The German BASF corporation developed tape technology that began to approach the frequency range of records in the late 1930s and early 1940s, during which they began to demonstrate the advances by recording and playing music. It wasn't until the years during and immediately following World War II that the U.S. found and appropriated German tape recording technology. The 3M company (Minnesota Mining and Manufacturing) was the first major American corporation to pioneer the development of high quality magnetic tape, and Ampex began to produce viable professional tape recorders. In 1948 Bing Crosby, dissatisfied with conventional recording techniques, began to use the 3M-Ampex technologies. Magnetic tape was consequently established as a serious alternative to direct recording onto wax or acetate.
Hi Fi and Studio Tape Recording
During the postwar boom the superior quality of the new records sparked a surge in demand for better equipment to play them on. Enthusiasts of high fidelity or "hi fi" equipment coaxed superior amplifiers, sensitive pickups and powerful, separately enclosed speakers out of expensive radio supply houses and into common retail outlets.
In 1949 high fidelity magnetic tape recording became the industry standard almost overnight. Once the recording quality of tape matched and surpassed that of the old direct recording process, its advantages became irresistible. Artists could sustain the momentum of a particular performance without having to break every four minutes for a disc change. Seamless splice editing allowed producers to include the best material from each of several takes in one final product. The revolution in recording quality that magnetic tape represented added fuel to audiophiles' obsession with new trends in quality improvement.
In 1914 the American Society of Composers, Authors and Publishers (ASCAP) was established to protect recording artists from unsanctioned use of their material. ASCAP used a blanket licensing agreement to collect a pre-set annual fee from anyone using its members' material for any commercial purpose. The money was divided among ASCAP artists. As major players in the radio industry became more interested in broadcasting recorded work, ASCAP reinforced its control over distribution. Artists who were not ASCAP members had little hope of exposing their work to wide audiences.
During the recording boom of the late 30s and early 40s, ASCAP had doubled the fees they charged radio stations. In the midst of court battles and the dearth of music not protected by ASCAP, frustrated broadcasters formed their own blanket licensing system, Broadcast Music, Incorporated (BMI), in 1939. The BMI camp sought alternatives to ASCAP acts. In the process BMI would later become the dominant force in the discovery and marketing of a new sound that would breed a new culture.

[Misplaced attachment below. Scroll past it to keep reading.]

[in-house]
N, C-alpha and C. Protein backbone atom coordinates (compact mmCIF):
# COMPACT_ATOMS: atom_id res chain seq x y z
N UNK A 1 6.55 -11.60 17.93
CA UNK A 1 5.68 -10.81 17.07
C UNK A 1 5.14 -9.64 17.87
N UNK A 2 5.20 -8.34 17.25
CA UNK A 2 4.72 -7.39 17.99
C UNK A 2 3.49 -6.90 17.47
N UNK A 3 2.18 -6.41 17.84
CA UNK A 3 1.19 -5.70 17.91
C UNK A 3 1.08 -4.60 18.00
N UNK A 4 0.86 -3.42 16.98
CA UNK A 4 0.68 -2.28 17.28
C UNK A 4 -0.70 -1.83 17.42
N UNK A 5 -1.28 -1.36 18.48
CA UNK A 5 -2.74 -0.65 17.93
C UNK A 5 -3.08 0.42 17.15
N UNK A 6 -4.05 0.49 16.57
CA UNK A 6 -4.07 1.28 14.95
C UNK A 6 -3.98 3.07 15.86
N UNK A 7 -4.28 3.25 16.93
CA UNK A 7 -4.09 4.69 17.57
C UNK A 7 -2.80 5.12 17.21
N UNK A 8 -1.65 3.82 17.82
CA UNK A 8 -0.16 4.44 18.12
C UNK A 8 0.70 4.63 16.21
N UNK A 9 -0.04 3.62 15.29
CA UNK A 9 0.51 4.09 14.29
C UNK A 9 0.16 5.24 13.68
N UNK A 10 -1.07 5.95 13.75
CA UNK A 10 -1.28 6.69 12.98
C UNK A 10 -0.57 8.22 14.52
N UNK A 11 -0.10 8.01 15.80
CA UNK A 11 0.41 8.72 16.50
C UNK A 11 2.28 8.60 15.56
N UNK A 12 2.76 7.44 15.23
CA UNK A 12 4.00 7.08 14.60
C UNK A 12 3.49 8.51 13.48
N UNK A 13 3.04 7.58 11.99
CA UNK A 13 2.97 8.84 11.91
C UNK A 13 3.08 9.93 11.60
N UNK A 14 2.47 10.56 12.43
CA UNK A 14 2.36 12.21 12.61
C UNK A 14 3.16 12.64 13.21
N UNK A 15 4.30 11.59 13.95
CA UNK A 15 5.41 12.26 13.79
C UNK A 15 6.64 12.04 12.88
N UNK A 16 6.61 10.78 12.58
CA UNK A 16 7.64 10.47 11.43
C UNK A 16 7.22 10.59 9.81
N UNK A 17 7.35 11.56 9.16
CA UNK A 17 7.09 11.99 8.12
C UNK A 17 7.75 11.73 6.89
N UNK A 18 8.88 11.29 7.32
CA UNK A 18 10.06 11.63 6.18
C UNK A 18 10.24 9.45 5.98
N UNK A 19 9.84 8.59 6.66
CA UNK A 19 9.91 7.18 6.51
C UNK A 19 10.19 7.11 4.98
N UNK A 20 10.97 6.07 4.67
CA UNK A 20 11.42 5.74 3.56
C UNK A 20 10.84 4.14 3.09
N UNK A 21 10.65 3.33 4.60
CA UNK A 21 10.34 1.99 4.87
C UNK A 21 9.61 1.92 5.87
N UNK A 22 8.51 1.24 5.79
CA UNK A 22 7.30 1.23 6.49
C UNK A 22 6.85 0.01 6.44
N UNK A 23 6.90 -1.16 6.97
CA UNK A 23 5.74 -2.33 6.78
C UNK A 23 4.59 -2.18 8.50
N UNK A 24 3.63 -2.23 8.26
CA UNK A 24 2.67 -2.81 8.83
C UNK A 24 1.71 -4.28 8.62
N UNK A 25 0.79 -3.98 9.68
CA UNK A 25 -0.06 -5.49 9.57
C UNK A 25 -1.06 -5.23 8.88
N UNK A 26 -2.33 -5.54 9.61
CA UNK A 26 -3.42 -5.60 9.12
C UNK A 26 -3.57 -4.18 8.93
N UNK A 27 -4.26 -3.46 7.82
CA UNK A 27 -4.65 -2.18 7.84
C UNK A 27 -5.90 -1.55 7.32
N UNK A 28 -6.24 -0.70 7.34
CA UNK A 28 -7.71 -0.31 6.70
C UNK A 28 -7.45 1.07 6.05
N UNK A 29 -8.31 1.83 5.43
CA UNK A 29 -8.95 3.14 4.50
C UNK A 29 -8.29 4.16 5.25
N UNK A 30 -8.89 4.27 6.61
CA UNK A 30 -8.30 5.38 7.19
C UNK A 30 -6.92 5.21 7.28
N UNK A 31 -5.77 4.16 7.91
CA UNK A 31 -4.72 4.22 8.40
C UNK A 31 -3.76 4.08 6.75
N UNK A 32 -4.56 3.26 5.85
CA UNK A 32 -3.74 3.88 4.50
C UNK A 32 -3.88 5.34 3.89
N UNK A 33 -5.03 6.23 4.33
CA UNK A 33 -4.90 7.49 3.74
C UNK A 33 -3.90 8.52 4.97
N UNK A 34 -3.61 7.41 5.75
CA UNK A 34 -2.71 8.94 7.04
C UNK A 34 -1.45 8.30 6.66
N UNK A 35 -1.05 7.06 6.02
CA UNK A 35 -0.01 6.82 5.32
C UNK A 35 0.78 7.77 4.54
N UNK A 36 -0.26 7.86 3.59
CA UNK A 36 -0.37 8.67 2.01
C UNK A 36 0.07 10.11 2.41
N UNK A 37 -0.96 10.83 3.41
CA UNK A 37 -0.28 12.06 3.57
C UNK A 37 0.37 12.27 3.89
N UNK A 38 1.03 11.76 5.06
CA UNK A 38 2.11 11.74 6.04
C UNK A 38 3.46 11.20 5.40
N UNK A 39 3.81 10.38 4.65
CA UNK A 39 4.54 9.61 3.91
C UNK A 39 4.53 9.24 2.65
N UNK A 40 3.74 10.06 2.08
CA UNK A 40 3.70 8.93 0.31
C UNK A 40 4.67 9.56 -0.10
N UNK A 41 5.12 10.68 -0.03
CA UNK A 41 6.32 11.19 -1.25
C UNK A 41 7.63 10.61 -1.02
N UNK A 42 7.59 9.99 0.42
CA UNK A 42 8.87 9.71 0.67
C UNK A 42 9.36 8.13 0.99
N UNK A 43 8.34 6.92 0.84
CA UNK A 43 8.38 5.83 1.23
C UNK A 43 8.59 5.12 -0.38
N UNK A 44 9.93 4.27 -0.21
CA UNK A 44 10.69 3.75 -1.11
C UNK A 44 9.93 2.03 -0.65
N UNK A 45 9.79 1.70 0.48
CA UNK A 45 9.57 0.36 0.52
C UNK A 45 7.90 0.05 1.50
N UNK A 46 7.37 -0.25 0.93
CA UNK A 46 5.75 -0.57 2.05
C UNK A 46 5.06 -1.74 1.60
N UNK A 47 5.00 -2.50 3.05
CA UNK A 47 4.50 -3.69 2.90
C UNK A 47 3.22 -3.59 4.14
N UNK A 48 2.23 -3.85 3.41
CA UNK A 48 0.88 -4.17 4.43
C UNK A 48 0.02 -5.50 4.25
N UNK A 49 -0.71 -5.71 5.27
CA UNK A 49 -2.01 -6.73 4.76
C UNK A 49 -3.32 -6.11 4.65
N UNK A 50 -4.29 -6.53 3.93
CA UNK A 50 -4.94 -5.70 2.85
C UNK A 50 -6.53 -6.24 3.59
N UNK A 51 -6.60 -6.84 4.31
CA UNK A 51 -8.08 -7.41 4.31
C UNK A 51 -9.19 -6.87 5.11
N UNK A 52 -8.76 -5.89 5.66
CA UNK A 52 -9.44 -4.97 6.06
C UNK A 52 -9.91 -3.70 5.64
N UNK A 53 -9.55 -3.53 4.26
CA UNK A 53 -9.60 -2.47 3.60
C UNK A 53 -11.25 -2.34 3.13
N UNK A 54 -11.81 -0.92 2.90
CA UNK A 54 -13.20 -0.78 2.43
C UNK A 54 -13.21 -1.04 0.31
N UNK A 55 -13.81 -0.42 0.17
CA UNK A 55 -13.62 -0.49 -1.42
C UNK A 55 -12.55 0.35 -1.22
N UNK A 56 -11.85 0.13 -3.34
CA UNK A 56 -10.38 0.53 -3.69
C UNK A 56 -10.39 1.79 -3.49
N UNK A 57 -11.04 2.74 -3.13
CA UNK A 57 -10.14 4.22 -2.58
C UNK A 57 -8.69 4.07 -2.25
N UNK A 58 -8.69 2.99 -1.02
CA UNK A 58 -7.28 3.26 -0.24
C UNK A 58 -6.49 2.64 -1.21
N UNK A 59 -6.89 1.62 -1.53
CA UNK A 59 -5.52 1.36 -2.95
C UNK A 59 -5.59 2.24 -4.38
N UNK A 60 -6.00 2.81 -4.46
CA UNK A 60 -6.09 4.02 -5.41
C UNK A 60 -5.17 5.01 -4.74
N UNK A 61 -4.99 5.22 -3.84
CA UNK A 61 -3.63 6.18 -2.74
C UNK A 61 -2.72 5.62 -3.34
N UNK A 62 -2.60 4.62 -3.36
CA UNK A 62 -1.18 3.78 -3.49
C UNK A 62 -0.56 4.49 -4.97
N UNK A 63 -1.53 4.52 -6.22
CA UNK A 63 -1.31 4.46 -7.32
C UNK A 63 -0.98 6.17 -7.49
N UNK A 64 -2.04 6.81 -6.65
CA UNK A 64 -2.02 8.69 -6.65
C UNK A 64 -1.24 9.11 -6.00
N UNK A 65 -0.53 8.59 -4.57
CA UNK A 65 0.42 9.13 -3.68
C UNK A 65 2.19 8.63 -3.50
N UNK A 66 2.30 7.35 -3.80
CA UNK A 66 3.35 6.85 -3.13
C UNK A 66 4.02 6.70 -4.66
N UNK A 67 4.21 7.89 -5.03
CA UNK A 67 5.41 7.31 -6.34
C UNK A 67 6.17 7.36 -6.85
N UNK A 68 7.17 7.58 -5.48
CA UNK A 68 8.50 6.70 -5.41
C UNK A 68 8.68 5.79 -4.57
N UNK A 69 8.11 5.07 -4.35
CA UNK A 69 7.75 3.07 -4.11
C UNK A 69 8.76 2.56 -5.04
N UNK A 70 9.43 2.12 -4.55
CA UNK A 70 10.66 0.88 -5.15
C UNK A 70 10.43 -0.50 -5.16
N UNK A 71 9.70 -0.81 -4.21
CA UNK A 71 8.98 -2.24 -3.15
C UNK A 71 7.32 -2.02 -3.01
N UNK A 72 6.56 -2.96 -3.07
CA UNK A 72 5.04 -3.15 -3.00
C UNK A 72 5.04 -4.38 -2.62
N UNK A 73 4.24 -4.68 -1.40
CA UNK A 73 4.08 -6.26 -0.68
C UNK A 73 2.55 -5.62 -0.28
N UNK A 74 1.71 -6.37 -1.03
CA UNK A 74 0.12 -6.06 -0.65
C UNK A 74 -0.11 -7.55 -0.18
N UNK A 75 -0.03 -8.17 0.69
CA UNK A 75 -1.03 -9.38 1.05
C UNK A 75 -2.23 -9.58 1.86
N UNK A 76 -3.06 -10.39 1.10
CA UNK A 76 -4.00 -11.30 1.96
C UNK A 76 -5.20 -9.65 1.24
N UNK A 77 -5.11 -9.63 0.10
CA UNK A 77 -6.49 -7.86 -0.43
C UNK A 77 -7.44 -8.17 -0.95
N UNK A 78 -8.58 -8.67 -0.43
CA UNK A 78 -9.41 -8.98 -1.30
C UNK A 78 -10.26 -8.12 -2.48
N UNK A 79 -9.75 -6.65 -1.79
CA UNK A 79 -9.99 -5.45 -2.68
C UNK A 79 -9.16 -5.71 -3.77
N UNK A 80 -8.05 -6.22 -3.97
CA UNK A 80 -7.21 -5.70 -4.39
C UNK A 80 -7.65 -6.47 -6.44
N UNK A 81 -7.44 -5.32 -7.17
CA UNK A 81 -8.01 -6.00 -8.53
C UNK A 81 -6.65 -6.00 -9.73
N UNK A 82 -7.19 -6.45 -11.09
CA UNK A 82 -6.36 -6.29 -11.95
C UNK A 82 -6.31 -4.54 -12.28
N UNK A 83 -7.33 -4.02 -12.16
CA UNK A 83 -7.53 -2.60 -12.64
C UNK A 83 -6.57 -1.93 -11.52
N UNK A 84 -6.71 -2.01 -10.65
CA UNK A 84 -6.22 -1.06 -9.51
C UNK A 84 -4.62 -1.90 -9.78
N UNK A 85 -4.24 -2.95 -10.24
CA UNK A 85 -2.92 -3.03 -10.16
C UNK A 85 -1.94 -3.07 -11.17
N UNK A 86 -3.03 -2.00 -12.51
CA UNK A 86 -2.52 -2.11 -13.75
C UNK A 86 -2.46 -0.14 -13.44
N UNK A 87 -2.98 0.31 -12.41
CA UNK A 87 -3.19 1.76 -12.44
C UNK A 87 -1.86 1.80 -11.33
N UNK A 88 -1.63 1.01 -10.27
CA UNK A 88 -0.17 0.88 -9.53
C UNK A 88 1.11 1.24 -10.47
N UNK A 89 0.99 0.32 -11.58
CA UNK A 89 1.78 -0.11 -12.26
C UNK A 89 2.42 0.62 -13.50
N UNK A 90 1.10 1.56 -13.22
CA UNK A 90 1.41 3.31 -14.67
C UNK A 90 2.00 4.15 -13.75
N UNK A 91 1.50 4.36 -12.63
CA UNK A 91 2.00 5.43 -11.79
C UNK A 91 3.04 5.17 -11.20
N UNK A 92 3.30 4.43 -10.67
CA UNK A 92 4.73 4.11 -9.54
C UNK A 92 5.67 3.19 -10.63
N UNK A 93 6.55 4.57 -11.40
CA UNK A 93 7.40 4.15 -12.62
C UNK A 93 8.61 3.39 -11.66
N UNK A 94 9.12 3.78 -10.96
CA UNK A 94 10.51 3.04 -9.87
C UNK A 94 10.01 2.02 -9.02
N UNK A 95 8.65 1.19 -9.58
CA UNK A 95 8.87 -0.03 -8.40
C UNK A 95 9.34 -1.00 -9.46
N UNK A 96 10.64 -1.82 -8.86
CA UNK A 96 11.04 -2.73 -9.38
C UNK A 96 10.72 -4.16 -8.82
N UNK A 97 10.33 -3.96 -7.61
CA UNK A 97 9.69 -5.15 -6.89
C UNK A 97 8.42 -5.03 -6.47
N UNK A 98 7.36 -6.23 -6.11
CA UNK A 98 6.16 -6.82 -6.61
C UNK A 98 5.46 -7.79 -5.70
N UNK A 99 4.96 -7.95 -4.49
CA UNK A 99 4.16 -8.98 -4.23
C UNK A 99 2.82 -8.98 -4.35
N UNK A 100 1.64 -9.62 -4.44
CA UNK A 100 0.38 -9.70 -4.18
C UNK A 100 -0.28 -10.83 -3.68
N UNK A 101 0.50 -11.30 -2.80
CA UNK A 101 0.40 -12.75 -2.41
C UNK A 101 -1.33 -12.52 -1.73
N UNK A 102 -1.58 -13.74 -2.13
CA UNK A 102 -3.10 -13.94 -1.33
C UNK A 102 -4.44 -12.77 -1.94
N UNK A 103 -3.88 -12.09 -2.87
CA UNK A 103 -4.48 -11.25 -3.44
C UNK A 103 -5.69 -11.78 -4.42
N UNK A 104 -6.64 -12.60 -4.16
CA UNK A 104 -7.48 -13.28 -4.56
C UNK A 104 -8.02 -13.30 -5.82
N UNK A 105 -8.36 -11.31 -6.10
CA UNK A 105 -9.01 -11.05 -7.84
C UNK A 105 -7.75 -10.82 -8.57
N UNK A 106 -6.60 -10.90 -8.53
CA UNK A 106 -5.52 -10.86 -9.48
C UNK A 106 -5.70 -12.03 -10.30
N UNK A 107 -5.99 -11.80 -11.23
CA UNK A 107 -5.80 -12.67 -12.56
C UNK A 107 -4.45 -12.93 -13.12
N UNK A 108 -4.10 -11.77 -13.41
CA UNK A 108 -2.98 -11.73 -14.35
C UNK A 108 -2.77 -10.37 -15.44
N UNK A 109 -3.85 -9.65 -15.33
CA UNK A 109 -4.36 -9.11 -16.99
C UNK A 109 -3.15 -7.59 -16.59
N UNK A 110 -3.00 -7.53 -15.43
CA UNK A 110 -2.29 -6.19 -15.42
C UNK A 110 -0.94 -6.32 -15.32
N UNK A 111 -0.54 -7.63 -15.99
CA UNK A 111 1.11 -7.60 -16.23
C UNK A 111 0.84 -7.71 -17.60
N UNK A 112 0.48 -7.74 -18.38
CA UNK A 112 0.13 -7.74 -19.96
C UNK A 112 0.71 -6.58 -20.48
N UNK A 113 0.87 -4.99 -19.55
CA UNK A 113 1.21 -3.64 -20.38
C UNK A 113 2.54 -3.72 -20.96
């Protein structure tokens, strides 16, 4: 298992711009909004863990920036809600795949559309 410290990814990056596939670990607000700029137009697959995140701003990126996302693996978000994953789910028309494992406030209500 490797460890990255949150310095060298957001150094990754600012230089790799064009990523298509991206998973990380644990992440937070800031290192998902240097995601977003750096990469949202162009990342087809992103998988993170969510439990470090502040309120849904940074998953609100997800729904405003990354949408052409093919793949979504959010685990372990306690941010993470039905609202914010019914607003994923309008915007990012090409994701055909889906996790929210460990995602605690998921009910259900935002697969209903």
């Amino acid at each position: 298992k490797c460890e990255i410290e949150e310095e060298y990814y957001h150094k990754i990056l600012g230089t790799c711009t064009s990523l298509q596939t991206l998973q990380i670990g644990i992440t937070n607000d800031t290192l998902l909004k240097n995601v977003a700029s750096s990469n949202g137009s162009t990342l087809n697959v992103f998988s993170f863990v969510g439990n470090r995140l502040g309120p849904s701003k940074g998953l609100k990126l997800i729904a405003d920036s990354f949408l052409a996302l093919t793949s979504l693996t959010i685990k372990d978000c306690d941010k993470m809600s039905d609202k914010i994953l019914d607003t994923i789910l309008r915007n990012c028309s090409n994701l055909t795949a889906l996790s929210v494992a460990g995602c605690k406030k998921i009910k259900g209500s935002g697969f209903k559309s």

Rock and Roll
Rock and roll echoed the cross-pollenation of black and white music cultures from the jazz age, including the heights of passion expressed by both the youthful fans and the puritanical detractors. This hybrid of country & western and rhythm & blues, what record industry insiders categorized as "hillbilly" and "race," was first popularized by Bill Haley and the Comets in 1954. In Shadow Dancing in the USA, Michael Ventura describes "the moment this black music attracted these white musicians" as "one of the most important moments in modern history," in which "a whole culture started to pass from its most strictured, fearful years to our unpredictably fermentive age--a jangled, discordant feeling, at once ultramodern and primitive, modes which have blended to become the mood of our time."
Record sales once again reached for unprecedented heights, thanks to what the ASCAP camp called "untalented twitchers and twisters whose appeal is largely to the zoot suiter and the juvenile delinquent," who cranked out "obscene junk pretty much on a level with dirty comic magazines." They also blamed "the current climate on radio and TV" for promoting the likes of "Elvis Presley and his animal posturings..." Ventura confers even more importance on Elvis turned loose on culture:
When Elvis Presley hit the charts in 1956 there was no such thing as a "youth market." By 1957, almost solely through the demand for his recordings, there was. It was a fundamental, structural change in American society. In a few years we would learn how fundamental, as that "market" revealed itself also to have qualities of a community, one that had the power to initiate far-reaching social changes that seemed unimaginable in 1955. The antiwar movement, the second wave of the civil rights movement, feminism, ecology, and the higher consciousness movement...got their impetus from the excitement of people who felt strong because they felt they were part of a national community of youth, a community that had first been defined, and then often inspired, by its affinity for this music.
The explosive new youth market also prompted recording artist representatives to scramble for radio air time. The term "payola," a blend of "payoff" and "Victrola," was coined to refer to rising corruption in the music industry fueled by under-the-table fees paid to disc-jockies in exchange for air play.